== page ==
A multi-door courthouse was set up in Cambridge, MA, in 1990. In the program, civil cases were sent via referral or, during the evaluation period, through random assignment. Parties paid an administration fee as well as a fee for the neutral's time. Referral led to a mandatory case screening conference, in which the parties learned about the different dispute resolution options available to them and the case screener recommended the use of one of those options. The parties were then allowed to choose one or no option. The evaluation of the program ran from October 1990 through September 1991. It found that of 1041 cases screened, 336 cases selected a dispute resolution process, with the vast majority choosing case evaluation (203) or mediation (120). Most participants were satisfied with the screening process and the dispute resolution process selected, and were more satisfied than those who went through the court process. Mediation had a settlement rate of 63%. Costs, as determined by attorney hours, number of motions, and number of documents filed, were lower for those who went through dispute resolution than those who went through the court process, but not significantly so. There was no difference in time to disposition.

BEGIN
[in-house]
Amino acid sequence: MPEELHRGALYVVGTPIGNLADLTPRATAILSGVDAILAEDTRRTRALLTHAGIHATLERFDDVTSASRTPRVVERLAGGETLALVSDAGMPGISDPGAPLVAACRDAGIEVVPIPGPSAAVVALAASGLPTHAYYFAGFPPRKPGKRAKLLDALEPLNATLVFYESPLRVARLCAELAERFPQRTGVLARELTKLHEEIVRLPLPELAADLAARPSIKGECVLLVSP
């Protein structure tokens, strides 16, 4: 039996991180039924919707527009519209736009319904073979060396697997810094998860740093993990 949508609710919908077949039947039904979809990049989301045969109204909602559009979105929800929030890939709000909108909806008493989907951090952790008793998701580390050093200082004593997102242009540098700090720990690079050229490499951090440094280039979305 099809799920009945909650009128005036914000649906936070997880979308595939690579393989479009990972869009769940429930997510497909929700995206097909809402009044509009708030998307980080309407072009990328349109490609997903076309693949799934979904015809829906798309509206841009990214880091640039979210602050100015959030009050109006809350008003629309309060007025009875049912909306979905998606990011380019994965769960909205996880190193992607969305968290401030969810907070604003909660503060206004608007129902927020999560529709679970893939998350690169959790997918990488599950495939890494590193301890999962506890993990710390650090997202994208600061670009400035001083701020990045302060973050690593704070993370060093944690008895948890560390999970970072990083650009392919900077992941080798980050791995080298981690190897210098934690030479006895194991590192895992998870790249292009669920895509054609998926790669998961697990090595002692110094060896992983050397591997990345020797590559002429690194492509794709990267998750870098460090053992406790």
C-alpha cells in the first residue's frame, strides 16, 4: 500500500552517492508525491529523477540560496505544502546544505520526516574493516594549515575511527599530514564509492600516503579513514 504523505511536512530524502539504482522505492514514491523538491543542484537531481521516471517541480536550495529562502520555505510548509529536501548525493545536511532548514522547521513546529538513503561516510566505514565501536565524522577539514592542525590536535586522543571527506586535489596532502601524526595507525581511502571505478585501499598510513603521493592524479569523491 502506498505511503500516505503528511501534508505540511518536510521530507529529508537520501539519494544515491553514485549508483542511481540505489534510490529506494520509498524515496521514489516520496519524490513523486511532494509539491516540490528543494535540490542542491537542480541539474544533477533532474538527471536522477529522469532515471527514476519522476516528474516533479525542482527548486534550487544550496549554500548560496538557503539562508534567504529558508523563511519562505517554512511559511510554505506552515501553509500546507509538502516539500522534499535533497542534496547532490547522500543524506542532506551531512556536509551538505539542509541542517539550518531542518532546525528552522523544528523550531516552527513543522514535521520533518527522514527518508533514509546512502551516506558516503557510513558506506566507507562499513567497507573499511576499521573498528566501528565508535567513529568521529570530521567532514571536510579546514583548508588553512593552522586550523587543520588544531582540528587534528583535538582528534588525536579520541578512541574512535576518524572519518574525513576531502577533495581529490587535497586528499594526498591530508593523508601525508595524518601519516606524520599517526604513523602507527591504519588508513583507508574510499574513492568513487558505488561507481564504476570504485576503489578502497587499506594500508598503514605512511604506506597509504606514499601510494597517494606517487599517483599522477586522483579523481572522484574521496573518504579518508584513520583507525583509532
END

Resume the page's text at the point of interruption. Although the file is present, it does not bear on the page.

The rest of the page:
Middlesex Multi-Door Courthouse Evaluation Project: Final ReportLowe, Robert A.; Adams, Lorraine Moore; Keilitz, Susan L.; Walker, Linda L.. Mar. 1, 1992